Second Leicester Magnesium Intervention Trial - LIMIT-2
IV magnesium on mortality in suspected acute MI.
To assess the effect of IV magnesium in suspected acute MI.
Patients Screened: Not given
Patients Enrolled: 2,316
Mean Follow Up: 2.7 years
Mean Patient Age: 62
Suspected acute MI
Complete heart block
Mortality at 28 days
Left ventricular failure while in coronary care unit
IV Magnesium sulfate or normal saline over 24 hours.
Aspirin, Thrombolytic therapy
Myocardial infarction was confirmed in 65% of each group, with closely similar rises in cardiac enzymes.
Mortality at 28 days, the primary trial endpoint, was reduced by 24% (95% CI, 1 to 43%, p=0.04) in the magnesium group. The occurrence of left ventricular failure while in the coronary care unit was reduced by 25% (7-39%, p=0.009).
In long-term follow-up (1-5.5 years, mean 2.7 years), magnesium therapy reduced the mortality rate from ischemic heart disease by 21% (p=0.001) and all-cause mortality by 16% (p=0.03).
There was no significant difference between the groups in the incidence of heart block or the use of antiarrhythmic drugs, direct-current cardioversion, or temporary pacing.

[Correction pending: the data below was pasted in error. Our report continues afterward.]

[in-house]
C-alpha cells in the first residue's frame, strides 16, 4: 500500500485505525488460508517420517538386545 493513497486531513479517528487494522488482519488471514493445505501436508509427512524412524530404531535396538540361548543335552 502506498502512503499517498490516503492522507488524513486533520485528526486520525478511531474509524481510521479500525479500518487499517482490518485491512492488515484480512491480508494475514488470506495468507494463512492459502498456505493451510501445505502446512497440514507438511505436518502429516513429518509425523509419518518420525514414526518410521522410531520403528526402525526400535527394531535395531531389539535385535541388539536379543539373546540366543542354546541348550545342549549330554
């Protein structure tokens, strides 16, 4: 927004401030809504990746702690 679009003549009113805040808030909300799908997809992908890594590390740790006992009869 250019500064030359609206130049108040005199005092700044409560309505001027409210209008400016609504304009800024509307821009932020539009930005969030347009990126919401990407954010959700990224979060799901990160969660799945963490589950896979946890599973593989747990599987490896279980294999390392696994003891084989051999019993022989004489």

The LIMIT-2 data conflict with the negative results of ISIS-4, a study of 58,050 patients with suspected myocardial infarction. The difference between the two study results may be attributable to dosing regimens, to patient populations, or to play of chance. The benefit of magnesium for acute myocardial infarction is a subject of continued debate (Am J Cardiol 1995;76:172-3).
1. Lancet 1992; 339: 1553-8. Final results
2. Lancet 1994; 343:816-9. Long-term follow-up
Keywords: Magnesium Sulfate, Myocardial Infarction, Follow-Up Studies, Coronary Care Units, Heart Block, Electric Countershock
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